A question I get asked a lot is ‘’will you be having scans more often now then?’’. The simple answer is, as much as I’d love to have scans all the time to make sure that I’m safe, too much radiation from such scans can actually cause cancer, so it’s a very fine line.

My battle scars have now healed and my pain has settled. Unfortunately though, as I’ve learnt throughout my cancer journey, when one problem fades away into the foggy past, another arises up from nowhere and bites you on the arse. Which leads me onto my next point…


Over the last few weeks I’ve been having issues with my stump. Though I’ve not really shared much of what’s going on currently – things aren’t looking very good on that front. Last year I had a massive issue with muscle tearing away from the end of the bone and subsequently creating a bursa (a sack of fluid) on the end of my stump. It went on for months and it was one of the most painful and gruelling experiences I’ve ever been through. In the end, I ended up having a major reconstruction of the stump down in Birmingham, at the Royal Orthopaedic hospital.

Now, In September 2017, it seems a similar problem is on the horizon, looking down on my waiting for the right moment to pounce. Through investigations that took place after being diagnosed again in July, a small bursa was discovered on the end of my stump and a mystery shadow inside the bone near the neck of the femur. At first the small bursa was asymptomatic – meaning it wasn’t giving me any trouble. But more recently, pain has returned prompting me to take it easy with the walking over the few days or so.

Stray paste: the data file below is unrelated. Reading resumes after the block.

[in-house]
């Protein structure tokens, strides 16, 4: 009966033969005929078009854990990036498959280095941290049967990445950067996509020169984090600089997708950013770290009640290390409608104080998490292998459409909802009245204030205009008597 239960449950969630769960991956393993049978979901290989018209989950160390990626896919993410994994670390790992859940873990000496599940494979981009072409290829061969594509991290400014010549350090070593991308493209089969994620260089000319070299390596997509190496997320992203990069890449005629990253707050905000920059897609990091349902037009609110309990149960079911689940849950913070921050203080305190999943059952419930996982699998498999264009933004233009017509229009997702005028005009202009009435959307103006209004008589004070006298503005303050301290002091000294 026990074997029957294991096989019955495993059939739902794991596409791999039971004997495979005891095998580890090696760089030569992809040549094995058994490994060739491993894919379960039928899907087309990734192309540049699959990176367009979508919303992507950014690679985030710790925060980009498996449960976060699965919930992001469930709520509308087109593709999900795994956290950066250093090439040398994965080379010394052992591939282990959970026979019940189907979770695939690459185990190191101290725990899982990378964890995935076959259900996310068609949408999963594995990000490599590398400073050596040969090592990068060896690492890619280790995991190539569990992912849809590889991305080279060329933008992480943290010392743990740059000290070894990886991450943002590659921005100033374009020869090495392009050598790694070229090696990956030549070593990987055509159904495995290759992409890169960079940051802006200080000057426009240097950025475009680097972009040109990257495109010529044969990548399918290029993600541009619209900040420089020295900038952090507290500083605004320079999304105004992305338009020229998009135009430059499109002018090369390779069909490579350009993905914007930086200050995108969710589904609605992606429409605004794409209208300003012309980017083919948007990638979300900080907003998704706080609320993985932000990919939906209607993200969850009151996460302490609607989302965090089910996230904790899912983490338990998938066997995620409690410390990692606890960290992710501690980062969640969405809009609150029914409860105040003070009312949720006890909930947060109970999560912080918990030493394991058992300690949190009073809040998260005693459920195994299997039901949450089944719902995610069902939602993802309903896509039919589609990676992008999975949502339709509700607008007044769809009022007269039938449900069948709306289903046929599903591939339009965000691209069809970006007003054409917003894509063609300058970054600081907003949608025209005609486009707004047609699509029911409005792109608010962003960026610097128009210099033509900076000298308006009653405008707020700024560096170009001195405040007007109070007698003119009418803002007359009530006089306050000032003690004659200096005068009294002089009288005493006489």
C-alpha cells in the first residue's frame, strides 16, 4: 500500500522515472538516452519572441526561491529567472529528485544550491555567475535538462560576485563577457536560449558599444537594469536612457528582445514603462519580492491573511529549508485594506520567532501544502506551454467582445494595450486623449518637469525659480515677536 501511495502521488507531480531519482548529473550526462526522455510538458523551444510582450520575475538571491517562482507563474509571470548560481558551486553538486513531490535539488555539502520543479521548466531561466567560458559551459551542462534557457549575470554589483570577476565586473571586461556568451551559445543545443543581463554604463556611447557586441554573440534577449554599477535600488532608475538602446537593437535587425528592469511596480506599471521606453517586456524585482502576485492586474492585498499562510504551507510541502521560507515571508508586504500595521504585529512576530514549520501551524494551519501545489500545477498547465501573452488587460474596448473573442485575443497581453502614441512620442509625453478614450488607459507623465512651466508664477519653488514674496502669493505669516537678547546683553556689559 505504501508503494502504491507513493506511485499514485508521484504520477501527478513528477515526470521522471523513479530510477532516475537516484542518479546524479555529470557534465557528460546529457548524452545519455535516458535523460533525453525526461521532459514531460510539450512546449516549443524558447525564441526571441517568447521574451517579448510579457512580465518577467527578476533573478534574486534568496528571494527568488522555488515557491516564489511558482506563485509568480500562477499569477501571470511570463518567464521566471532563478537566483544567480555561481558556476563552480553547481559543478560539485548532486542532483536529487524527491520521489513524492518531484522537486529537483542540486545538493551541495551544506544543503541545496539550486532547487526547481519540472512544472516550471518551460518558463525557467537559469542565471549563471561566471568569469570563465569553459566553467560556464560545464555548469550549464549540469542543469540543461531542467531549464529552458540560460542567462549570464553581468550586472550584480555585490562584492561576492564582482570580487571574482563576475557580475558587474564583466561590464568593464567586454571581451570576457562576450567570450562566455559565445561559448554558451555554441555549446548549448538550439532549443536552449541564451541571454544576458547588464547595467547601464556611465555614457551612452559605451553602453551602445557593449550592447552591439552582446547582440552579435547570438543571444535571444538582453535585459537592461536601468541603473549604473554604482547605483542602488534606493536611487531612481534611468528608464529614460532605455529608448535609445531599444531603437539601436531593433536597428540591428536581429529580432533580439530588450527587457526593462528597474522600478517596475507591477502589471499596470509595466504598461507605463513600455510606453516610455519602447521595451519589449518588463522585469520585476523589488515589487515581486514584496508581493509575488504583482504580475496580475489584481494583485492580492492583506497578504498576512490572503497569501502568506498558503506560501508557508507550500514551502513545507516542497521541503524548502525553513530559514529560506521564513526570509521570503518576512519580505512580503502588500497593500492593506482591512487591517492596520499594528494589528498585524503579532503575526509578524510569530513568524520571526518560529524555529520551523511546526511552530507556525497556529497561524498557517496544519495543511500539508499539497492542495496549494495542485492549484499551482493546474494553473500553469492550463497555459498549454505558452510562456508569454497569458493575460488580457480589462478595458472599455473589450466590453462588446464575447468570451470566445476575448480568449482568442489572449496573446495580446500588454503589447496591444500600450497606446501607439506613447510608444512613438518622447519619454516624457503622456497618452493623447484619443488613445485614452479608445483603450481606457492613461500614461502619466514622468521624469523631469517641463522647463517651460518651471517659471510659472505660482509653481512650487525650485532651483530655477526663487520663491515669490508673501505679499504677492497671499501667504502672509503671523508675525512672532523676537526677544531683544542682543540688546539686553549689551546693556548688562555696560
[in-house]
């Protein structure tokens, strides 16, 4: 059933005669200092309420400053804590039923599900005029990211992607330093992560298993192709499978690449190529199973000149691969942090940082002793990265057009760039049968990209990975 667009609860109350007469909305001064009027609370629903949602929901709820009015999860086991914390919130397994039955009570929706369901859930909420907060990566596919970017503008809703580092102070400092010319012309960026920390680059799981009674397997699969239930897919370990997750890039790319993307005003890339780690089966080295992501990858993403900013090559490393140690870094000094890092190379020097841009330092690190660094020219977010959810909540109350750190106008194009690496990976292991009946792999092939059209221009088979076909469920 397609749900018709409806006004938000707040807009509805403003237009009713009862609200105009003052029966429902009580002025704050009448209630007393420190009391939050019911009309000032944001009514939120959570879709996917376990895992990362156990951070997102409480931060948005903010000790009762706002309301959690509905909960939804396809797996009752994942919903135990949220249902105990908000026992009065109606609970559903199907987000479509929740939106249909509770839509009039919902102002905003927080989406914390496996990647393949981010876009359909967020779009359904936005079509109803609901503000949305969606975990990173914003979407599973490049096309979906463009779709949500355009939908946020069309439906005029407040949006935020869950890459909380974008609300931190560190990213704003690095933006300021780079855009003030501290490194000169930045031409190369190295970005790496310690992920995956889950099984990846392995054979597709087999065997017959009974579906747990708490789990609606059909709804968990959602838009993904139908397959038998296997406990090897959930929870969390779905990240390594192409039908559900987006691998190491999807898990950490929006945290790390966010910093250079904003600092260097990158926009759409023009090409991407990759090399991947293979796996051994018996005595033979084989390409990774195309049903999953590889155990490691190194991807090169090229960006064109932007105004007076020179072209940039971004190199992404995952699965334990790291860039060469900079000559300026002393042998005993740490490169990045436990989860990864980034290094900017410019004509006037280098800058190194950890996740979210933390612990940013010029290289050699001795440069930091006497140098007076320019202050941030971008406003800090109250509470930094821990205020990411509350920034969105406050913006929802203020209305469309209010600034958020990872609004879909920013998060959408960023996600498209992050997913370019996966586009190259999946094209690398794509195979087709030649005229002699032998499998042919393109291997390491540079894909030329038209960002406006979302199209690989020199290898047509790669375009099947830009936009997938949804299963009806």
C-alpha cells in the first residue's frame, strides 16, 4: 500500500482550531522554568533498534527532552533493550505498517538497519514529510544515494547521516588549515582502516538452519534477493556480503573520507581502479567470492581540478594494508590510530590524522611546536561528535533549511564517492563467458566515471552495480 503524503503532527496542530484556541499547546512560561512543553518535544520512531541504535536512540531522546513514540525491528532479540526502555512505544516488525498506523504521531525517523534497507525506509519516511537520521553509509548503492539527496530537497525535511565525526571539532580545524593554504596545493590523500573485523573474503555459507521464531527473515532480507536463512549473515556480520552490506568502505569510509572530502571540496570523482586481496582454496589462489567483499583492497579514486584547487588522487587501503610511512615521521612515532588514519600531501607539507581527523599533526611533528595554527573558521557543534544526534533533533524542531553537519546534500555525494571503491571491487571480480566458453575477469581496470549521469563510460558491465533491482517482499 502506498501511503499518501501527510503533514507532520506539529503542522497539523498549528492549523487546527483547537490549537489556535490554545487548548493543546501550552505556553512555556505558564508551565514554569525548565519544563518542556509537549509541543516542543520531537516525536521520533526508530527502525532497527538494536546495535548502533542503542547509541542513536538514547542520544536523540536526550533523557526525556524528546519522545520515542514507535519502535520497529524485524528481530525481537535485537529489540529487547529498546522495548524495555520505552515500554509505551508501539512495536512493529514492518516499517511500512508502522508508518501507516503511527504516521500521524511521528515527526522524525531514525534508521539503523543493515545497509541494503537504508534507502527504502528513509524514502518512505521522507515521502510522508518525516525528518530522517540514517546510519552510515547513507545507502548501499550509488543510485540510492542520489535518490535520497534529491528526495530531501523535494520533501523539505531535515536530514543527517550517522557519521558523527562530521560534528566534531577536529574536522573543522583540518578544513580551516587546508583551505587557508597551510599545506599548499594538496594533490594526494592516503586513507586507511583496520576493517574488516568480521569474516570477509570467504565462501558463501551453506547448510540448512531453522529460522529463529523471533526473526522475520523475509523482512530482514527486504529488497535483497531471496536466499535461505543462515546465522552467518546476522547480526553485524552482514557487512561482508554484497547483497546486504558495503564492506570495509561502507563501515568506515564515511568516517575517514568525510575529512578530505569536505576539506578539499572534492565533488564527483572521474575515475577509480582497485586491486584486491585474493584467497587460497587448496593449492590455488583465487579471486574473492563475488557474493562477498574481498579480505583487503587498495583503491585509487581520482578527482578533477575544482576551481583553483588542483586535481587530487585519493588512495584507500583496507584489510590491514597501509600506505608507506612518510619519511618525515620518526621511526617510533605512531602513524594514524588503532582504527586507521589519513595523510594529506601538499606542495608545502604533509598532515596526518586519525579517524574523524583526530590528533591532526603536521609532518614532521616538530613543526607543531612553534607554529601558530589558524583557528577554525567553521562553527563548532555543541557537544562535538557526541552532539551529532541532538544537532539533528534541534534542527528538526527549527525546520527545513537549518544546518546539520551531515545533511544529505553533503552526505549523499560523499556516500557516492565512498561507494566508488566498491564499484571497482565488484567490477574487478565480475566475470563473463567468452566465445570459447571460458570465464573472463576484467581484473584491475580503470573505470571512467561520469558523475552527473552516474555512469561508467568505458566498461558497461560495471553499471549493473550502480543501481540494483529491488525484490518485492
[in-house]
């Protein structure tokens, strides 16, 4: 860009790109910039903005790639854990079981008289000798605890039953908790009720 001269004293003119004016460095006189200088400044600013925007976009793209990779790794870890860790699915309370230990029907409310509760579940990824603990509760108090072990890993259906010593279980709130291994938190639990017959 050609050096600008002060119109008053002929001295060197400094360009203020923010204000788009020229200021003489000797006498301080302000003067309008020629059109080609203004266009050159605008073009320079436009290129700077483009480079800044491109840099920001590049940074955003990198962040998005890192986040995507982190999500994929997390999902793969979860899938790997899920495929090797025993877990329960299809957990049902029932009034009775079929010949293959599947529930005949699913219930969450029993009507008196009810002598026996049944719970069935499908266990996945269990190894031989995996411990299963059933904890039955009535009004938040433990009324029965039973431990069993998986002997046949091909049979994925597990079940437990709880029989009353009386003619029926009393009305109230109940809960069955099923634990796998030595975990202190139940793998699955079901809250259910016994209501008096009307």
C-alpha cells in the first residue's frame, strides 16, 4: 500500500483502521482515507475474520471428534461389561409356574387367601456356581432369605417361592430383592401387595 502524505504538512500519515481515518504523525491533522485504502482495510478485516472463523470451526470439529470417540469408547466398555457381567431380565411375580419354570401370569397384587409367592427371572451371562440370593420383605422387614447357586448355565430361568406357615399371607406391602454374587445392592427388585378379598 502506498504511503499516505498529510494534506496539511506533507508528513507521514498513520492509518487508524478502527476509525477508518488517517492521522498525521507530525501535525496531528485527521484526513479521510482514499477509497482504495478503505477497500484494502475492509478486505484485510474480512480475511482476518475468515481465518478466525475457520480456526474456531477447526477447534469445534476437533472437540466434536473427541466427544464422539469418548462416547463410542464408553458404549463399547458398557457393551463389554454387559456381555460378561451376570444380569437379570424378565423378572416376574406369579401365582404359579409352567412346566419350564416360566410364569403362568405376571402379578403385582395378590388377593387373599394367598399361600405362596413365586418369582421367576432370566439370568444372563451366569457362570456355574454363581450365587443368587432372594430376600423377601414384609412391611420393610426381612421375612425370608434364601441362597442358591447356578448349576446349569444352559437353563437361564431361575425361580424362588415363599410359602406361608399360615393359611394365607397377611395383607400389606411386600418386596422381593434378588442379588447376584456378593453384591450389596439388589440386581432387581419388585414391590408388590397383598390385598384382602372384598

I met with my surgical team down in Birmingham earlier this month as to what this mystery shadow is inside the femur. From their reckoning, it’s not likely to be a tumour, and they’re that confident that they don’t even want to biopsy it. Good news in some respects, but what is it? Well, we don’t really know. It’s more than likely to be some sort of fluid build-up inside the bone and we’re working to try to establish just exactly what it is and what’s caused the little bugger.

In conclusion, it’s been an action packed few weeks. As series of ups and downs have made things very interesting and tense. Though just as I always have done though, I’ll keep pushing on. Nothing can beat positive spirit, and I’ll run to the hills to prove it if I have to.

Cya soon.

Chris Carberry

Just to add, there’s still space left in my charity golf day this coming Friday 22nd September if anyone would like to play. Click here for more info…


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About Me

Chris Carberry

Just a normal 22 year old lad from St Helens. I was diagnosed with bone cancer in 2015 and later diagnosed ''incurable'' in October 2017. This is my blog where I share an insight into my life as a young cancer patient and hopefully inspire people like you along the way!